I periodically ask myself what are the top 10 books, movies, songs, pieces of visual art, television series, etc. that have influenced me and why? This exercise forces me to reexamine these items more closely, critically answer why I thought they were important, and why they may be better or worse than other creative works on my lists.
More specifically. a number of books have significantly shaped my scholarship, including not only what I’ve chosen to study, but how I conduct research on that topic.
After considerable reflection, one of my top books is Ted Robert Gurr’s, Why Men Rebel (1970). His seminal scholarship (and other publications that he authored, co-authored, edited or co-edited) motivated me to reach out to him as I was completing my bachelors degree, express an interest in doing a masters under his guidance, and for Gurr to recruit me as his first graduate student at University of Colorado Boulder, where he relocated to in the mid-1980s.
During my graduate career, not only did I complete my masters thesis and doctoral dissertation under Gurr’s direction, co-author with him, but benefited from Gurr’s mentorship too.
Turning to the book, Why Men Rebel, was important during its day (garnering the American Political Science Association Woodrow Wilson best book of the year award), but as testament to its importance today, and as of this writing Why Men Rebel has 11,523 citations on Google scholar.
In short, Why Men Rebel attempts to answer a very simple question, one that has become increasing important to ask over that past five decades.
The book consists of ten chapters beginning with a chapter titled “Explanations of political violence” and ending with one on “Causes and Processes of Political Violence.” At the time this was one of the most comprehensive books. After an extensive review of competing explanations, drawing most from the social sciences, Gurr settles on the concept of relative deprivation (as the most important reason why individuals and collectivities engage in political violence against the state.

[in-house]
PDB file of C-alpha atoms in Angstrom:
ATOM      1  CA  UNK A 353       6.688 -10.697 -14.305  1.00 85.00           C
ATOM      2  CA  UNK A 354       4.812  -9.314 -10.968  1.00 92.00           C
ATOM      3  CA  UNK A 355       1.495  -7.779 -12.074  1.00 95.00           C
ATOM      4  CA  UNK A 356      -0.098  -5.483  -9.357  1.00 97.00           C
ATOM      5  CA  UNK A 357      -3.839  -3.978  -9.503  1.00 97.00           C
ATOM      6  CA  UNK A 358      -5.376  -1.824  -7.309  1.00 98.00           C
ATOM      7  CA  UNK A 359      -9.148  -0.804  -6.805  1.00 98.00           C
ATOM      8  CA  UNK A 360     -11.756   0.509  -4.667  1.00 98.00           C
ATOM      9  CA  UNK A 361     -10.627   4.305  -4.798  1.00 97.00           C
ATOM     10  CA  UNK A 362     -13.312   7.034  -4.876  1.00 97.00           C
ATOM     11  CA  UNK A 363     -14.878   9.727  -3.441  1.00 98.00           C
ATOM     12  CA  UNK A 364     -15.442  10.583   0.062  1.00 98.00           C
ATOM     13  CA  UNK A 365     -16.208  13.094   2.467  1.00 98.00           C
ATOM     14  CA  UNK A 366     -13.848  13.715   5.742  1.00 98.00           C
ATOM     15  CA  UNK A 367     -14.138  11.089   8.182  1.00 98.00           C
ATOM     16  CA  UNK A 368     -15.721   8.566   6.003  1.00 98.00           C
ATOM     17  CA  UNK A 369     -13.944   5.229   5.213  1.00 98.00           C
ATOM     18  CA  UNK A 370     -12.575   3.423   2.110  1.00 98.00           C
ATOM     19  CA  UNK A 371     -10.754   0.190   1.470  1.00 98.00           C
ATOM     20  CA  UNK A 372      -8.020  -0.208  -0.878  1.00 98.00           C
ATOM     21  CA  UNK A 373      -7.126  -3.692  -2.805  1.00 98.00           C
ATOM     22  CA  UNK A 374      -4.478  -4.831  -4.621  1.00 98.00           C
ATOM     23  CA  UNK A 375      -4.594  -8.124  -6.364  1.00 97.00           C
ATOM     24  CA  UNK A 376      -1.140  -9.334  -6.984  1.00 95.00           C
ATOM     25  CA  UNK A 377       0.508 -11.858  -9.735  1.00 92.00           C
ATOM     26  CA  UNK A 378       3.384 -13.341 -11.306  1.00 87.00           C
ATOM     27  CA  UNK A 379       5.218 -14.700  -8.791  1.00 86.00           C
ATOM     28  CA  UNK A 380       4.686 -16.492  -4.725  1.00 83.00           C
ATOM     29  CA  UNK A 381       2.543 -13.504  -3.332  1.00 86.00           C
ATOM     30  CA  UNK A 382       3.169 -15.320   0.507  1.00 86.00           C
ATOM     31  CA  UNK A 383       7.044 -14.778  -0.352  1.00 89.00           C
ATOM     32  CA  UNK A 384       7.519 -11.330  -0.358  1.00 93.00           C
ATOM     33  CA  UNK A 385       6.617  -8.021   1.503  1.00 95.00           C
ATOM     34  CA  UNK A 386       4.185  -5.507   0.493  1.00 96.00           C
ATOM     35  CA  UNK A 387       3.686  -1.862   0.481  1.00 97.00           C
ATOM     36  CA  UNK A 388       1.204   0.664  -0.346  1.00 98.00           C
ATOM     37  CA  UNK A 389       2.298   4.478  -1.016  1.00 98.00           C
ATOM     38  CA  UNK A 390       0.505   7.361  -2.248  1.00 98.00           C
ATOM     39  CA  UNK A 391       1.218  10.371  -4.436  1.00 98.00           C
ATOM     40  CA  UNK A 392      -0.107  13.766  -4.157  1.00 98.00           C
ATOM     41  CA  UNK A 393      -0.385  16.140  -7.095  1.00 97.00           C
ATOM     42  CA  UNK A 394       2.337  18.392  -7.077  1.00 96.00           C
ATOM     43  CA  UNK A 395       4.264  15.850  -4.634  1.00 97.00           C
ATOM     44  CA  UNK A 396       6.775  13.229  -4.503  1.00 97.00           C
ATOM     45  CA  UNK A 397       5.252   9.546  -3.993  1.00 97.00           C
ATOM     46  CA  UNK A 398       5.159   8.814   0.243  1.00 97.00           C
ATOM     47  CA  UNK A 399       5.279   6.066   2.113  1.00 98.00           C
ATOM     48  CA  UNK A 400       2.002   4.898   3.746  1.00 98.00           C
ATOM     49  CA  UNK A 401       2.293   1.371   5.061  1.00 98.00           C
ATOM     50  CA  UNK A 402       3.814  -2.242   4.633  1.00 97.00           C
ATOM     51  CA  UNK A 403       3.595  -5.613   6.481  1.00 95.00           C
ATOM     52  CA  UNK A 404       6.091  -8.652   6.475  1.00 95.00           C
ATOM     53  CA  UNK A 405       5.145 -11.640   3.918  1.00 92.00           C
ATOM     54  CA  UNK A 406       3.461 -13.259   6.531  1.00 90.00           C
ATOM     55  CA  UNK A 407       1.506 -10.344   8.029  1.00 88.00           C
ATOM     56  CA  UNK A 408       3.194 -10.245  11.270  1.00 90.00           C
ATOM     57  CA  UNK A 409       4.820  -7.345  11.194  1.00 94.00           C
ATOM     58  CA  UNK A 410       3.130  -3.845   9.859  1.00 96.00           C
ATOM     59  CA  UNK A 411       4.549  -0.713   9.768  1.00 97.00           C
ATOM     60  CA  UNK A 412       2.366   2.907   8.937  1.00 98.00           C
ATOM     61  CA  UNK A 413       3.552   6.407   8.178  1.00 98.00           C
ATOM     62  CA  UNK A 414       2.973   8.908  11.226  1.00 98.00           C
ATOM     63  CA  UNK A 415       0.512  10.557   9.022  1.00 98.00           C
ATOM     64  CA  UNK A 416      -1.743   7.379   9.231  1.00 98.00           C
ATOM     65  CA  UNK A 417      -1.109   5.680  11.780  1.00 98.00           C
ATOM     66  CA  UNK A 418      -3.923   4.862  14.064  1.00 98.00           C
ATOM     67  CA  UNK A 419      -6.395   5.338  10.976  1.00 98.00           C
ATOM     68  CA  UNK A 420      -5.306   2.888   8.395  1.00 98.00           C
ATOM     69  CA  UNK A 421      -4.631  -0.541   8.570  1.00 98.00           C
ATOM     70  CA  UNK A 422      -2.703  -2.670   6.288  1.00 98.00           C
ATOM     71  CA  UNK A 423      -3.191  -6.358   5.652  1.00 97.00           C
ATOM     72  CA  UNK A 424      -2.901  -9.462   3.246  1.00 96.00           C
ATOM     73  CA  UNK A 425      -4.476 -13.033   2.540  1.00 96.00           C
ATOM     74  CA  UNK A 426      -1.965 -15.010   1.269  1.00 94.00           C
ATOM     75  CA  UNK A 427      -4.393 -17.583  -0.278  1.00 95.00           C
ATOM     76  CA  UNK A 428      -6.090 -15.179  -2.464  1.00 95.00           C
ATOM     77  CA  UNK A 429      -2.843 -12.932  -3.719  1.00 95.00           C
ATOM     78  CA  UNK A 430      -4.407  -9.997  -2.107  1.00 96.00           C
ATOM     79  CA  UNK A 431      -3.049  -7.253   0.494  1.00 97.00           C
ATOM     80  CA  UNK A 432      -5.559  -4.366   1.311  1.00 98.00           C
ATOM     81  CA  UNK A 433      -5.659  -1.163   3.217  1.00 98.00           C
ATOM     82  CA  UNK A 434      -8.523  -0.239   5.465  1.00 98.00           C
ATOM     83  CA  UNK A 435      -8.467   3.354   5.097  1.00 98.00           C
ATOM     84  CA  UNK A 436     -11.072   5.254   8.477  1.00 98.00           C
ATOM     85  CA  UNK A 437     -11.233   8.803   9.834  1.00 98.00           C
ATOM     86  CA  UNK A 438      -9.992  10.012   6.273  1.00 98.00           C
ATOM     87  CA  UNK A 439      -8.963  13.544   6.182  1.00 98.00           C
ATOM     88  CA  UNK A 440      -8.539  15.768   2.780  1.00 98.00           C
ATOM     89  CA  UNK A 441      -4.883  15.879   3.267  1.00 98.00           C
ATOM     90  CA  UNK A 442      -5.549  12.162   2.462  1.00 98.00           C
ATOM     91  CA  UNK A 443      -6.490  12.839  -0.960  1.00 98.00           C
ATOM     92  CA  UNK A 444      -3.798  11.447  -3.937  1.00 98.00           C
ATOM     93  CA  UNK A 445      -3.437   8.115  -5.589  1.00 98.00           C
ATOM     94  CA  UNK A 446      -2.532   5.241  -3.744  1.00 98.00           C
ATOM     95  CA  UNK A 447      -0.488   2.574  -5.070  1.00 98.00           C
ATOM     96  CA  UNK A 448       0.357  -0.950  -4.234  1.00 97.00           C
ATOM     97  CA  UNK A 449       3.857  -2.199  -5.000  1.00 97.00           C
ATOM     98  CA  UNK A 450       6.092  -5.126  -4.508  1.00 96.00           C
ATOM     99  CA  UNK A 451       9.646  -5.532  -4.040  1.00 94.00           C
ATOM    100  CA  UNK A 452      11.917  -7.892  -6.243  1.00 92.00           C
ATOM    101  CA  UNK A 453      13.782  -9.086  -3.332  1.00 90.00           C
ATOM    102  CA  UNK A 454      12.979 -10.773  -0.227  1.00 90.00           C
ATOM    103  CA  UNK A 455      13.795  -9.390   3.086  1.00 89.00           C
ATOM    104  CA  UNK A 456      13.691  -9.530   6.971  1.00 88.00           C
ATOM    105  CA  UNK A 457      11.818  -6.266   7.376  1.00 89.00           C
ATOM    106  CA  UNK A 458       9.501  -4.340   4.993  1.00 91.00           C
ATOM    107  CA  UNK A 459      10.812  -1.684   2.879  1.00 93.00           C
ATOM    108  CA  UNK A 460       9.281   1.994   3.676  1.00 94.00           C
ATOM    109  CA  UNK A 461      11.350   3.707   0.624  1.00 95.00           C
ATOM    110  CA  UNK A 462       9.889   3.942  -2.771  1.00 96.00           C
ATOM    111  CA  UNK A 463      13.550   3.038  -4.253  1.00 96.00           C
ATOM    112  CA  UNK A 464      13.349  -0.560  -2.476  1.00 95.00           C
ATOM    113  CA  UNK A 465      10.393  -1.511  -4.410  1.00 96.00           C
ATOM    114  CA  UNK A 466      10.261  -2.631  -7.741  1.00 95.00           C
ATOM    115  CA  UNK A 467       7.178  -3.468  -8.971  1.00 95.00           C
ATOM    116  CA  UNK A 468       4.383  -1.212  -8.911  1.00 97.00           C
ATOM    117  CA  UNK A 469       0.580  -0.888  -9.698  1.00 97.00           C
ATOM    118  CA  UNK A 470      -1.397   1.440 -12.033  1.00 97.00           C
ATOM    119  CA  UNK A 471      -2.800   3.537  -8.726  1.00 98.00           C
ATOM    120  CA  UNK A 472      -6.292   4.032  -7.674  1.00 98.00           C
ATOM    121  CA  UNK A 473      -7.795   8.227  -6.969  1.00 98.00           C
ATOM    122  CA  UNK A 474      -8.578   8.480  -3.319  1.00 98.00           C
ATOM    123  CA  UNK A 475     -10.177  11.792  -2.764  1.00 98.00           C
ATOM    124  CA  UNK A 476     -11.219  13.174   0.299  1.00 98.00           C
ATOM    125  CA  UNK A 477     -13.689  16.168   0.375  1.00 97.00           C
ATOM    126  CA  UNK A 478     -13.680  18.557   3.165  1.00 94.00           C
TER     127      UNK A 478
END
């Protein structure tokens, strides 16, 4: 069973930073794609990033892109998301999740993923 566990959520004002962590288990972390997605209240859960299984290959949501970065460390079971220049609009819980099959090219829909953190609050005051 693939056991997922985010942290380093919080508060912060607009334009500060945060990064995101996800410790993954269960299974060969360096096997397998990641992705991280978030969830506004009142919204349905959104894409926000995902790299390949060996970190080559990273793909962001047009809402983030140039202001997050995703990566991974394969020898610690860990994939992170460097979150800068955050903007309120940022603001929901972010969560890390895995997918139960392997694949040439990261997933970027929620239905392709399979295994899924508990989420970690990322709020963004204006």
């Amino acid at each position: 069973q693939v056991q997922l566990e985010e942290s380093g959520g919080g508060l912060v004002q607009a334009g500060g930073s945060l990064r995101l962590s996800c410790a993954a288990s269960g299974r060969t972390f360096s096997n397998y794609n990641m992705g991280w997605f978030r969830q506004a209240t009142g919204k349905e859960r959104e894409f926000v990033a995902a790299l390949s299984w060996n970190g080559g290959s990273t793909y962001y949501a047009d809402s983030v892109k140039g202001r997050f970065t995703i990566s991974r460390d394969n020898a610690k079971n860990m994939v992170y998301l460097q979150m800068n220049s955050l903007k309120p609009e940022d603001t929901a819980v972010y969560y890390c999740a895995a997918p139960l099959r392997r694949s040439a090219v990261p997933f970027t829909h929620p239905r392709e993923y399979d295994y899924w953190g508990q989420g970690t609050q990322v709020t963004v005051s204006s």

He begins by arguing that that frustration-anger-aggression undergirds most political violence, but not everyone who experiences this state of affairs automatically engages in violence. Moreover, frustration-aggression (for short) must be coupled with a feeling of relative-deprivation (i.e., a perception that compared to others who are similar to you and your group, your lot in life is less than satisfactory). Gurr then introduces the reader to the importance not just of different contexts, but how important elements of violence and the processes that lead up to it like scope, intensity, and duration commingle and effect the pattern of violence.
This background information is necessary to understand why some types of political violence (e.g., insurrections, oppositional political terrorism, coups d’etat) are more frequent in some countries or societies, during different periods, than others. And why in other contexts all that we may see and experience are things like acts of resistance, political protests, etc.
Undoubtedly, and in hindsight the book has a handful of drawbacks and criticisms.
To begin with the book is half a century old. And thus a considerable amount of scholarship (e.g., biological) has been conducted since that time, some of which has competed with Gurr’s explanations why people decide to engage in political violence against the state.
Others have, in my opinion, wrongly inferred that the title of the book meant that Gurr’s explanation was directed towards men, or that he was somehow gender blind. Moreover, those expecting a page turner will not find it here. On the other hand, the book is methodical, sometimes boring, but this is to be expected with this kind of careful scholarly analysis.
Overall the advantages outweigh the drawbacks. To begin with Why Men Rebel is one of a handful of comprehensive explanations in an increasingly crowded scholarly field. Gurr’s approach was also truly interdisciplinary. Per Gurr’s style, he reviewed a considerable amount of social science scholarship that dealt with this subject, pointed out its merits and shortcomings, and then outlined a series of hypotheses amenable to empirical testing. Unlike many scholars who produce similar kinds of work, and to his credit, not content to leave his work as a a book treatment, Gurr subsequently invested considerable resources testing the numerous propositions statistically and modified his perspective when the evidence was not compelling.
Why Men Rebel is worth reading not simply as a parsimonious explanation for political violence, but as a model of comprehensive social science scholarship.